A U.S. Intelligence tragedy in Vietnam


"Secret Army, Secret War: Washington's Tragic Spy Operation in North Vietnam," by Sedgwick Tourison. Illustrated. 320 pages. Annapolis: Naval Institute Press. $29.95

Sedgwick Tourison, a former top analyst for the Defense Intelligence Agency (DIA), has written an exhaustively researched account of a Vietnam War intelligence failure that was ineffective, sustained and brutal in its consequences.

"Secret Army, Secret War," is the story behind Washington's unsuccessful effort to use small teams of covert Vietnamese commandos to wage guerrilla warfare in North Vietnam. The operation began in 1961 when the Central Intelligence Agency began to parachute commandos into North Vietnamese territory. Despite repeated failures, the covert operation was taken over by the Pentagon in 1964 and expanded in an operation called OPLAN 34-A.

By 1968, an estimated 500 agents had been killed, captured or turned into double agents. Retired U.S. Army Gen. William C. Westmoreland, who commanded U.S. ground forces in Vietnam, has said the operation "was not worth the effort at all." Former Defense Secretary Robert S. McNamara wrote in his recent book, "In Retrospect: The Tragedy and Lessons of Vietnam," that the commando operation was "essentially worthless."

Mr. Tourison, who was chief of analysis for the DIA's special office for prisoners of war in the 1980s and an author of the official report of the Senate Select Committee on POW-MIA Affairs in 1993, has traced the failure of the operation and detailed the human consequences.

In convincing detail, Mr. Tourison recounts how hundreds of captured commandos remained imprisoned on espionage charges for years after the war ended. Many were not released until the 1980s. Upon release, the commandos were "largely shunned by the American and Vietnamese officials who had commanded them," Mr. Tourison writes. He adds that those same officials had led the commandos' families to believe the commandos had died even though "they knew with a moral certainty that they had been captured and were still alive."

Mr. Tourison's book is extremely well researched, relying on a recently declassified Pentagon report on the commando operation and on interviews with hundreds of former commandos and their families and with retired CIA officials who served in Vietnam. To his credit, the interviews are on the record, giving his account stronger credibility.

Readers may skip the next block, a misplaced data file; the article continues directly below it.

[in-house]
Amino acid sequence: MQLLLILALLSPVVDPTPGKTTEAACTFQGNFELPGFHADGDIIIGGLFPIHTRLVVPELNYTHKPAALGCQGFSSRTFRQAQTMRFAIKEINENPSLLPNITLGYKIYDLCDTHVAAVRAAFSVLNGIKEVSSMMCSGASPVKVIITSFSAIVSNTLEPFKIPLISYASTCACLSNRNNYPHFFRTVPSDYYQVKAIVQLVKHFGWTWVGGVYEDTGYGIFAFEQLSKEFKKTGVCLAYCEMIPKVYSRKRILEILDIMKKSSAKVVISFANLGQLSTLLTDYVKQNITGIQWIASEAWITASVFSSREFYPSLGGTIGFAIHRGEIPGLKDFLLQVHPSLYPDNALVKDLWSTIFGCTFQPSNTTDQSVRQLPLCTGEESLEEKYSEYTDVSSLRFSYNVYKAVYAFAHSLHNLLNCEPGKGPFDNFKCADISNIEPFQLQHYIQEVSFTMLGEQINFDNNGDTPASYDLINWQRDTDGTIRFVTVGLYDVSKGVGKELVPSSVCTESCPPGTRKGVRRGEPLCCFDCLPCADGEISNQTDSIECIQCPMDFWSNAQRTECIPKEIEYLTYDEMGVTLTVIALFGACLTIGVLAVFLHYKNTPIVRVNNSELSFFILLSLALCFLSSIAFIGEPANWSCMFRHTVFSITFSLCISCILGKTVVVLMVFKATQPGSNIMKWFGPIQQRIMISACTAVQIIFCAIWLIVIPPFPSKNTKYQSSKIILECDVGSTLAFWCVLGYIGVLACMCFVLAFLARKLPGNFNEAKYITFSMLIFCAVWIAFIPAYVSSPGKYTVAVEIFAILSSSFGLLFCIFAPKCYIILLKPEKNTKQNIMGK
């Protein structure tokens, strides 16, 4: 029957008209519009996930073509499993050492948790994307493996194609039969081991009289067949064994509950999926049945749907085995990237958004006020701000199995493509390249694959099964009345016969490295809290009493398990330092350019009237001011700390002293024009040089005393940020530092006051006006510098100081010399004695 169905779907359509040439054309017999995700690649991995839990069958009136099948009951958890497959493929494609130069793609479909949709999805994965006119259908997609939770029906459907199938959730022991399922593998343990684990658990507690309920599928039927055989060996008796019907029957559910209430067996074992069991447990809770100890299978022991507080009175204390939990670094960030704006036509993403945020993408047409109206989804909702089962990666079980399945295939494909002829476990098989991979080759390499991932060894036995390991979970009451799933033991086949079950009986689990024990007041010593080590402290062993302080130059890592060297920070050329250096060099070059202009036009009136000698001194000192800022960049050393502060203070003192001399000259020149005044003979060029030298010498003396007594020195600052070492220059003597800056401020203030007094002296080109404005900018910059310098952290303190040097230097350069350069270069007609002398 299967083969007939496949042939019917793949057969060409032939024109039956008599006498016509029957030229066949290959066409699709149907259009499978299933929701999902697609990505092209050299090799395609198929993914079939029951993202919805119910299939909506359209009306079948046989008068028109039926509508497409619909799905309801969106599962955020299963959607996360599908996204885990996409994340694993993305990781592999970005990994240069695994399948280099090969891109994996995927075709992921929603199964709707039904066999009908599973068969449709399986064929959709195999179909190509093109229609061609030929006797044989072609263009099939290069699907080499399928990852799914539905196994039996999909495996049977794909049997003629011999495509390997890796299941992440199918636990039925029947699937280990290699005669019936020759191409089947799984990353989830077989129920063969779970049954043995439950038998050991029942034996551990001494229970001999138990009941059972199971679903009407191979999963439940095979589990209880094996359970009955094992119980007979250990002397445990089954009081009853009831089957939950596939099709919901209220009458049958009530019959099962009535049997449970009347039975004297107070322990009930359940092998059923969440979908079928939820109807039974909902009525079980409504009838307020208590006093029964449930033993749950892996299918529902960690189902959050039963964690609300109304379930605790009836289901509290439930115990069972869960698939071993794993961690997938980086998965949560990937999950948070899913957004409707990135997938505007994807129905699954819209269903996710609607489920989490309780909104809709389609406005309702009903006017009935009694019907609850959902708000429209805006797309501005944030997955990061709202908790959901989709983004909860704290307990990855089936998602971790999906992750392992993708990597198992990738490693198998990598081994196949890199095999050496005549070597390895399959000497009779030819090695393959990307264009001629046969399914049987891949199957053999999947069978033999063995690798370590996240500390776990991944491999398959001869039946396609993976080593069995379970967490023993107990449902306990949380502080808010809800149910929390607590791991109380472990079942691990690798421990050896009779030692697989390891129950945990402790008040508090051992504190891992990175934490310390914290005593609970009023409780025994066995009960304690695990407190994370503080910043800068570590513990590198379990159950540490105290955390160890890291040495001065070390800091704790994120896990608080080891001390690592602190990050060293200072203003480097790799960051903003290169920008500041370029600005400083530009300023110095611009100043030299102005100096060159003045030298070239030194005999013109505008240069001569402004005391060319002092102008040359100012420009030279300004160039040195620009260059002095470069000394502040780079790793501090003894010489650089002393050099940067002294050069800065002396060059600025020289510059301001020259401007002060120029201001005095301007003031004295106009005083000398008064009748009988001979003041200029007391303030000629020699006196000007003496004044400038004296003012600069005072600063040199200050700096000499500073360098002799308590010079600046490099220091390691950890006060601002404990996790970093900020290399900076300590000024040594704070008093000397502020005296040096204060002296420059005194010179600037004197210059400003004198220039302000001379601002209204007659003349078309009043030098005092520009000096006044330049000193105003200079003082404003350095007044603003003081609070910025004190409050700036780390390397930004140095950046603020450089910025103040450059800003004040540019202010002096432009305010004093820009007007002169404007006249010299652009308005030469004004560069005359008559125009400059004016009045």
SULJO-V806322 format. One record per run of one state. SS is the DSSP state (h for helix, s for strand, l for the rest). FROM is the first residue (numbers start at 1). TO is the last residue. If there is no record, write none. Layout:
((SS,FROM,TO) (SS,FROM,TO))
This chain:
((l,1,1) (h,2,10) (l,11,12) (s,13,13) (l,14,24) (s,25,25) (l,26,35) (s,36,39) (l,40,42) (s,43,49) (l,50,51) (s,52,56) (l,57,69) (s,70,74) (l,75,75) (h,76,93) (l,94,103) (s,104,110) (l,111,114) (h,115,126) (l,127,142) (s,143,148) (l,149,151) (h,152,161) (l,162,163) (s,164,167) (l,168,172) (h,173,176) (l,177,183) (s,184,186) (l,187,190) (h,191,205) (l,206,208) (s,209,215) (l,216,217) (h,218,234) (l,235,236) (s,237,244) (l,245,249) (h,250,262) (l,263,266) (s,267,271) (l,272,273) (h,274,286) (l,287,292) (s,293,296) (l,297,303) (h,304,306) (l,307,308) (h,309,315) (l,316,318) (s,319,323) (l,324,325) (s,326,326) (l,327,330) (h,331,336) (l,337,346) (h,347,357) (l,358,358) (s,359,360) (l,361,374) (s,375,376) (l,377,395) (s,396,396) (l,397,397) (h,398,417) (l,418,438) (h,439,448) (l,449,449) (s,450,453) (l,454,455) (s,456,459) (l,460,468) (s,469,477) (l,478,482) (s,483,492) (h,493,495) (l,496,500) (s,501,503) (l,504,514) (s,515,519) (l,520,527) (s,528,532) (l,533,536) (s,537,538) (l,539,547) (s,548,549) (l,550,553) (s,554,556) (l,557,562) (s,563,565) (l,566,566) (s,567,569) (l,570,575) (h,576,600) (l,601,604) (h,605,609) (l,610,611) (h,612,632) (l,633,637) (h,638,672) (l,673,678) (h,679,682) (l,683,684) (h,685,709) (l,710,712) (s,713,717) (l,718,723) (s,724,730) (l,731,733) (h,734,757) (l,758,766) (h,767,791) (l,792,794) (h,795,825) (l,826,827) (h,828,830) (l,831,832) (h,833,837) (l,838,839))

"Secret Army, Secret War," is intended as a serious study of an intelligence operation gone wrong, but it is not an easy read: I sometimes felt as if I was reading an academic term paper. If Mr. Tourison had told us more about the human beings recruited as commandos, he would have made his account more engaging.

Despite that flaws, Mr. Tourison's book provides an instructive case study of a deeply flawed intelligence operation at a time when fundamental questions are being raised about the role of the CIA and other U.S. intelligence agencies. His book also could have implications for current U.S. immigration policy.

As Mr. Tourison explains in an epilogue, many of the commandos who were released from prison in the 1980s are currently seeking to gain entry into the United States. The U.S. Immigration and Naturalization Service has rejected many of the applications, apparently because it does not believe the commandos' accounts.

"Secret Army, Secret War," filled with consistent stories from dozens of former commandos, lends credence to the argument that the commandos are indeed telling the truth. Mr. Tourison deserves credit for bringing forward the facts about the lost commando army.

* Gary Cohn, a Sun reporter, recently completed, with Ginger Thompson, an exhaustive series of articles on U.S. intelligence involvement with a secret military squad that killed and tortured hundreds of people in the 1980s in Honduras. He has worked for the Philadelphia Inquirer, the Wall Street Journal and the Lexington (Ky.) Herald-Leader.

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